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Today's News

  • CHILD’SPLAY

    Science is not some students’ favorite subject during the day.

    The laughter heard from one Cherokee Middle School classroom would make one think otherwise.

    Nathan Shell’s sixth-grade science class created games in the style of “Minute-to-Win-It” as another way to learn about how energy is transformed.

    “This is a fun and different way of learning instead of sitting in our seats,” Shell said.

    “We are up and moving.”

  • Nichols takes over McClure’s Kingston Council seat

    Kingston City Council members decided to go with experience in filling the seat of late council member Kevin McClure.

    Former council member Teresa Nichols was appointed to McClure’s seat during the Feb. 11 full council session.

    The seat was left vacant when McClure died after a battle with cancer in late 2013.

    The term will expire in November.

    Nichols was previously elected to council in 2007. She served until 2011 and acted as vice mayor for the final two years of her term.

  • New grant to aid in recycling efforts

    A new grant will make recycling for Roane County residents even more accessible.

    The county received a $265,000 Hub and Spoke grant for a new baler at the Recycling Center and for a recycling program to put bins in Harriman, Kingston, Rockwood and Oliver Springs.

    “There wasn’t many grants awarded. I feel very fortunate we wound up getting this,” said Ralph Stewart, the Roane County Solid Waste director.

  • Yager pitches electrocution for Death Row inmates

    Electrocute them. That’s state Sen. Ken Yager’s solution when problems arise with lethal injections in Tennessee.

    According to the Tennessee Department of Correction, there are 76 people on Death Row.

    Yager, R-Kingston, introduced a bill in the Senate earlier this month that could determine how they die.

    The Department of Correction said lethal injection is the primary method of execution in Tennessee, but the state has reportedly had problems obtaining the drugs needed to carry out that form of capital punishment.

  • Children to play big part in Roane Choral Society concert on March 1

    Roane Choral Society will present “Americana: Our Musical Heritage” at 7 p.m. March 1 in the Princess Theatre in Harriman.

    Admission is by suggested donation of $10 per person. Befitting the historical venue, the performance will include pioneer, folk, gospel and spiritual songs.

    In keeping with the theme, antiques and quilts will be displayed in the lobby.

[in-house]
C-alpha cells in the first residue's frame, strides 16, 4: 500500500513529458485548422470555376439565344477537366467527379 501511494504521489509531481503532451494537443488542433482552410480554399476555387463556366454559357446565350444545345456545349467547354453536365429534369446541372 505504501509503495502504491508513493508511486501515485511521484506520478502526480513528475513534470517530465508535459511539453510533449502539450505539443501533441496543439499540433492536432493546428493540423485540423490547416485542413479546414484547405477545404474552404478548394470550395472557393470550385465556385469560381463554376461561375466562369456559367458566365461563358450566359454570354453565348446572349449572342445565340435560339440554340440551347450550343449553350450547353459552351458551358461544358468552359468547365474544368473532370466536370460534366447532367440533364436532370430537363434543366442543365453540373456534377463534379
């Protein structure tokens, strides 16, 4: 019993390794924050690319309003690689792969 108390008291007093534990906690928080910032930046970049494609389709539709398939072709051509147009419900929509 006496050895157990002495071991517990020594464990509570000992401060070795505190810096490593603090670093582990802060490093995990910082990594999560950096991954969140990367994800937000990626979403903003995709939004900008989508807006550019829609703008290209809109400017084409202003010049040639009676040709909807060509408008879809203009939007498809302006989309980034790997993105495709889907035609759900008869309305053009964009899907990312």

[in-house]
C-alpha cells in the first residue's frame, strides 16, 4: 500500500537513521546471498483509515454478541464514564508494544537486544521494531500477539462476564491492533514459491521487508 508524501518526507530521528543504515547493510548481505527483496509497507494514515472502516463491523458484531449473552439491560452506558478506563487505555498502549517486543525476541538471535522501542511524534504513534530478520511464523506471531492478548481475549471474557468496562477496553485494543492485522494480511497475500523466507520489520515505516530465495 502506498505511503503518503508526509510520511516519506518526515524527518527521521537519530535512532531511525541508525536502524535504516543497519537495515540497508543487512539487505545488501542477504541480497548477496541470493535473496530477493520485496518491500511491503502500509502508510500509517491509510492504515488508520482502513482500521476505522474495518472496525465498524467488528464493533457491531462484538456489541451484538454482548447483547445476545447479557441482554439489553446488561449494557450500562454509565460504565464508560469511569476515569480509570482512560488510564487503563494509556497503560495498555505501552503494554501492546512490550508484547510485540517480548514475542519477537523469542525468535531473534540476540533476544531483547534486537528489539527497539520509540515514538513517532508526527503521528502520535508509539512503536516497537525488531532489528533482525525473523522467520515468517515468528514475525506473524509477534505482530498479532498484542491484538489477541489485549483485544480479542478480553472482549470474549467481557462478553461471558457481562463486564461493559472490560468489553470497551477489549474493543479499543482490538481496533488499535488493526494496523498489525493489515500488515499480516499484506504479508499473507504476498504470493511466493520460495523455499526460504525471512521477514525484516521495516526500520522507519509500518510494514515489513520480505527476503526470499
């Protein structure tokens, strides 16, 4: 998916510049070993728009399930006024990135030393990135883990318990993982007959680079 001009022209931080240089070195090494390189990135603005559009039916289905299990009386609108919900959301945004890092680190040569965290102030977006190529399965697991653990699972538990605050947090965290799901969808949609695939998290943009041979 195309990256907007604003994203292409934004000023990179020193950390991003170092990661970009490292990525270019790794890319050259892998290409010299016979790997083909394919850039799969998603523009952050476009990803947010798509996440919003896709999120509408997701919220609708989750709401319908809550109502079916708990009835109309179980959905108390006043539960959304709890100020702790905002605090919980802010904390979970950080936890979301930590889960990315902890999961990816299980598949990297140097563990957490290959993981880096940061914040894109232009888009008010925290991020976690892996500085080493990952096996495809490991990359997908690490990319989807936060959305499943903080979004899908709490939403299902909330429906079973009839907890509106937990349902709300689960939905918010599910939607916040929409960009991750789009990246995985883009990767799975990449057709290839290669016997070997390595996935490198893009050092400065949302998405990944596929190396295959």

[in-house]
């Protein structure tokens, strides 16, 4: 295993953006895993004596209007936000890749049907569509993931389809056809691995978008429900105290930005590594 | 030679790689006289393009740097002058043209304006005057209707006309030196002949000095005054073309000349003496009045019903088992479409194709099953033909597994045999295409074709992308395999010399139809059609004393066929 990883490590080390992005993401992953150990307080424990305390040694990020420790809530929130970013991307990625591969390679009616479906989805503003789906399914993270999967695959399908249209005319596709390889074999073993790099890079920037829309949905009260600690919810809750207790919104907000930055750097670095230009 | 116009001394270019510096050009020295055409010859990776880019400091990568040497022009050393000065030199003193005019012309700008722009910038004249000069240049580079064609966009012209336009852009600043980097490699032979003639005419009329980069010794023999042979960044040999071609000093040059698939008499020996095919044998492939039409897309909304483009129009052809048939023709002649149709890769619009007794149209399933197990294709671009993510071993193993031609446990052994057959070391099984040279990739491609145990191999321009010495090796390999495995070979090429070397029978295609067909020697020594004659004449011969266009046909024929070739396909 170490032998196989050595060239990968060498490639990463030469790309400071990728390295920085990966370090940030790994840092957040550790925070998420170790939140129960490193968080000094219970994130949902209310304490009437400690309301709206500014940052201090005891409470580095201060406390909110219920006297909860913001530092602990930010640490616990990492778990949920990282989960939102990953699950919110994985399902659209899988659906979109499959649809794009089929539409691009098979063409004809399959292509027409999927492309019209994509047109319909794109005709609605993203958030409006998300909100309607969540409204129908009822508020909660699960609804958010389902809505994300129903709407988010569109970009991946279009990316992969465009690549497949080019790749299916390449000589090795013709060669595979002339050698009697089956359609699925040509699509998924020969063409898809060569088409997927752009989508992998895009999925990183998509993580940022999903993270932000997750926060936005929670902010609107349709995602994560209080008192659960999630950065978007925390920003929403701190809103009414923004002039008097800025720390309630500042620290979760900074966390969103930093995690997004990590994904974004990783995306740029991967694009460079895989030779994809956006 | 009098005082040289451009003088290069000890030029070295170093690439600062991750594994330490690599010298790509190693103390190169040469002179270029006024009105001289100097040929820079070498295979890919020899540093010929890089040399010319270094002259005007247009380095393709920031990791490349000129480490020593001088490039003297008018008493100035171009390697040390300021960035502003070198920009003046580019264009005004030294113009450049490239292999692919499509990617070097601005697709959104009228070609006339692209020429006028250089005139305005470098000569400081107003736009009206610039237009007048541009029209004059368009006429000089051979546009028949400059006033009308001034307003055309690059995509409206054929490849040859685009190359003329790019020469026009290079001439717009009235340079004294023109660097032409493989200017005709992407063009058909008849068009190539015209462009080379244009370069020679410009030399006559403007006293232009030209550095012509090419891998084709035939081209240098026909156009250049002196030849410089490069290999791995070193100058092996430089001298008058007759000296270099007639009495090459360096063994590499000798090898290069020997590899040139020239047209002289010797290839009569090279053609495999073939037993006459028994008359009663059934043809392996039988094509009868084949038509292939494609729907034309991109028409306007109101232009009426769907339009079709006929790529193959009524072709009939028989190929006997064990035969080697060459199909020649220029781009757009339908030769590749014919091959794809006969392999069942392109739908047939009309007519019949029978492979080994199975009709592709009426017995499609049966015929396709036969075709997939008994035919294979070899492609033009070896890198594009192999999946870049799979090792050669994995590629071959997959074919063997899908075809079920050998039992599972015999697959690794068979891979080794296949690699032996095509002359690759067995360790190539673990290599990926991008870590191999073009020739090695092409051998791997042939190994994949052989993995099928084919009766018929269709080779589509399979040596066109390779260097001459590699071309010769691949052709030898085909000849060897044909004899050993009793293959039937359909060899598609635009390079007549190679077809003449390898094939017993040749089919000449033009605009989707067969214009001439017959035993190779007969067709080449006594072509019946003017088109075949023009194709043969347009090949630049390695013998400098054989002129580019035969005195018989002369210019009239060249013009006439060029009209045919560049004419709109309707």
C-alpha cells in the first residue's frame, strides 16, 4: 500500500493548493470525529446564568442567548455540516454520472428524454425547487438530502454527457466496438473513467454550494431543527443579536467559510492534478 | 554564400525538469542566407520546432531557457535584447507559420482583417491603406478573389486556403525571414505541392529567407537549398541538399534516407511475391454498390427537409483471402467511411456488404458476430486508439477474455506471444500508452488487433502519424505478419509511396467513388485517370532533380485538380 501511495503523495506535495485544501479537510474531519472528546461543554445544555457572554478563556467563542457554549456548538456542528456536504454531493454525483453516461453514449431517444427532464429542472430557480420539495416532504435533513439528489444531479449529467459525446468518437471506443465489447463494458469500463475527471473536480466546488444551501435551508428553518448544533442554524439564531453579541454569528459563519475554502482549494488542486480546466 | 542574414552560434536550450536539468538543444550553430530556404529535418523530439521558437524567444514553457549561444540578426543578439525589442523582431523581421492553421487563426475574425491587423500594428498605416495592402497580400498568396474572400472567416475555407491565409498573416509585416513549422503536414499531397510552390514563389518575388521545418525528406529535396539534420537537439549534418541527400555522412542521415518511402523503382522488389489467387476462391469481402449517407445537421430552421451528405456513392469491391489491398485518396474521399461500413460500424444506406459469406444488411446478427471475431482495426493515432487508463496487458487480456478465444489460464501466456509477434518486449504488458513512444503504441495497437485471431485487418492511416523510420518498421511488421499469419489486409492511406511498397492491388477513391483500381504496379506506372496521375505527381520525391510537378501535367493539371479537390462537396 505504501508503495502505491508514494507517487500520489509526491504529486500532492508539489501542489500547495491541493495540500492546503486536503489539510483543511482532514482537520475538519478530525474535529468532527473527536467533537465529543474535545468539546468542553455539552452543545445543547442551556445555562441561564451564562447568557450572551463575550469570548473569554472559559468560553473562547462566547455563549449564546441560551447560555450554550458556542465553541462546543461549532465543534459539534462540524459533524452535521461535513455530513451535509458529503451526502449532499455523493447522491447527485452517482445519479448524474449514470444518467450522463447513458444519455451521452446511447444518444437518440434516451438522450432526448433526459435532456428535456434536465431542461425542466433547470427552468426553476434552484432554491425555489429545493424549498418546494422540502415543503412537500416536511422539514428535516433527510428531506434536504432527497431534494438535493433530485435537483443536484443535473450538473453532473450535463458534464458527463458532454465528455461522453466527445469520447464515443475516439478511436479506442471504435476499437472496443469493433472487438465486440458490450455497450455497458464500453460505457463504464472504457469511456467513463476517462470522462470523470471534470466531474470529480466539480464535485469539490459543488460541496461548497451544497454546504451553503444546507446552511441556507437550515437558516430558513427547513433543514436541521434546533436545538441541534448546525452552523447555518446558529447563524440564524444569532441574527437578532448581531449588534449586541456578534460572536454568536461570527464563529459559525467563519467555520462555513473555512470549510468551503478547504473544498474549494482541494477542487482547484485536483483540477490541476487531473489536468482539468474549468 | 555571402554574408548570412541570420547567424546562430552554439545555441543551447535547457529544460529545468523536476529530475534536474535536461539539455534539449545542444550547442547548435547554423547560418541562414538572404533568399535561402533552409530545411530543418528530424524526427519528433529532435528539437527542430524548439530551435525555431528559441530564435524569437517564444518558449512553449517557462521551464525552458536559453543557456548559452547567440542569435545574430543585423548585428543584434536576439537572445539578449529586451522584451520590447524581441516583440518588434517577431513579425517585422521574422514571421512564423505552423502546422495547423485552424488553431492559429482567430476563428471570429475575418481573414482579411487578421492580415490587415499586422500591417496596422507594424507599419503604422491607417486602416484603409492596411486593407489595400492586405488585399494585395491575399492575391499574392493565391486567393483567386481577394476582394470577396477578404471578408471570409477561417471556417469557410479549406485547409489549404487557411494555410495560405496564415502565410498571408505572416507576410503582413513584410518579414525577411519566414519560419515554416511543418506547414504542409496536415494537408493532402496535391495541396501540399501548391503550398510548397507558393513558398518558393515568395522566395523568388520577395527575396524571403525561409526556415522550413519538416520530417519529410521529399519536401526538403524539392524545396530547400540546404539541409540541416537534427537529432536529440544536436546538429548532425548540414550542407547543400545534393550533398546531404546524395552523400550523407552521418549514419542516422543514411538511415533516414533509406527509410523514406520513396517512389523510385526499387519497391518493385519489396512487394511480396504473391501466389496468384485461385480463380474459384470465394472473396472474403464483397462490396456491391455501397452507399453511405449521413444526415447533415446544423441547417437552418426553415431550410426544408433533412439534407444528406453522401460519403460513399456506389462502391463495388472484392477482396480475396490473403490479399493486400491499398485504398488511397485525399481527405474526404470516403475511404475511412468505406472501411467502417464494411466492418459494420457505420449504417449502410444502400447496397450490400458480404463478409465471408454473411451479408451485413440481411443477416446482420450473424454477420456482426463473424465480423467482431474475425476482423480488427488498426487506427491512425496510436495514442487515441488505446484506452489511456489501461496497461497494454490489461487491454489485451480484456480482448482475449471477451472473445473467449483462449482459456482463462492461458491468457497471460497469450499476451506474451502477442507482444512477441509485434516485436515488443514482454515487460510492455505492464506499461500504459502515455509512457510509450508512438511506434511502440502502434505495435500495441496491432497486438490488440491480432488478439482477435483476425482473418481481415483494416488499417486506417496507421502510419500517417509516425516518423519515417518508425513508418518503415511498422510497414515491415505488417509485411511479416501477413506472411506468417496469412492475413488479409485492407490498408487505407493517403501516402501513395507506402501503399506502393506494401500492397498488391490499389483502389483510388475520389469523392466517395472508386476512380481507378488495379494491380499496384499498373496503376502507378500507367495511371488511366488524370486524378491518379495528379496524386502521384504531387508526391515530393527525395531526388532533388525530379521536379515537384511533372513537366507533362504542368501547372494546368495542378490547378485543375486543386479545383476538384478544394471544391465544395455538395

• Kingston CPAs merge with Nashville firm

    Representatives of Kingston’s Daniels, Uselton and Clay, P.C. have signed a merger agreement with Collinsworth, Bright and Co., P.C., of Nashville.

    The accounting firms will now operate as Uselton, Clay and Bright, P.C. — or UC&B.

    UC&B is a full-service accounting firm able to provide comprehensive tax, accounting and financial services that encompass nearly every aspect of business and personal finance, including taxation, accounting and auditing, valuation, business management and other such services.

  • TCAT offers staffers’ years of service to school

     

  • Roane jobless figures steady

    Roane County maintained a 7.2-percent unemployment rate through November and December, according to statistics released late last month by the Tennessee Department of Labor and Workforce Development.

    That’s down from the 7.5-percent rate the county registered in December 2012.

    The latest figures show that 24,500 in the county’s 26,410-strong workforce were employed during December.

    The state rate, at 7.3 percent, and the national 6.5-percent national rate fell 0.1 percent during the month.

  • Food City stores applaud workers’ volunteerism

     Food City stores in Harriman, Kingston and Oliver Springs recently recognized employees through the supermarket chain’s Claude P. Varney Volunteer Recognition Program.

    Charles Tyler Morris of the Harriman store was honored for his work with fire departments in Harriman, Midtown and Rockwood; as well as volunteering with Operation REACH, Baptist Collegiate Ministries and Roane County Rescue Squad.

    The Kingston store applauded Devan Franklin for her work with Lenoir City First Baptist Church and South Harriman Baptist Church.

  • OUT to LUNCH: Big-city offerings not as vast as China New Buffet

    “I drove 12,000 miles to enjoy my fourth time to eat at China New Buffet in Rockwood,” Bobbi Abbey said.

    “I’ve been so impressed with the food and prices.”

    Bobbi grew up in Rockwood and now lives in Wisconsin.

    On our recent “Out to Lunch” adventure, she and her parents, Bob and Jonell Cundiff of Rockwood, were seated in a booth across the aisle from my wife, Carol and me.

    Bob is a retired salesman, who called on East Tennessee auto body shops for their replacement parts needs.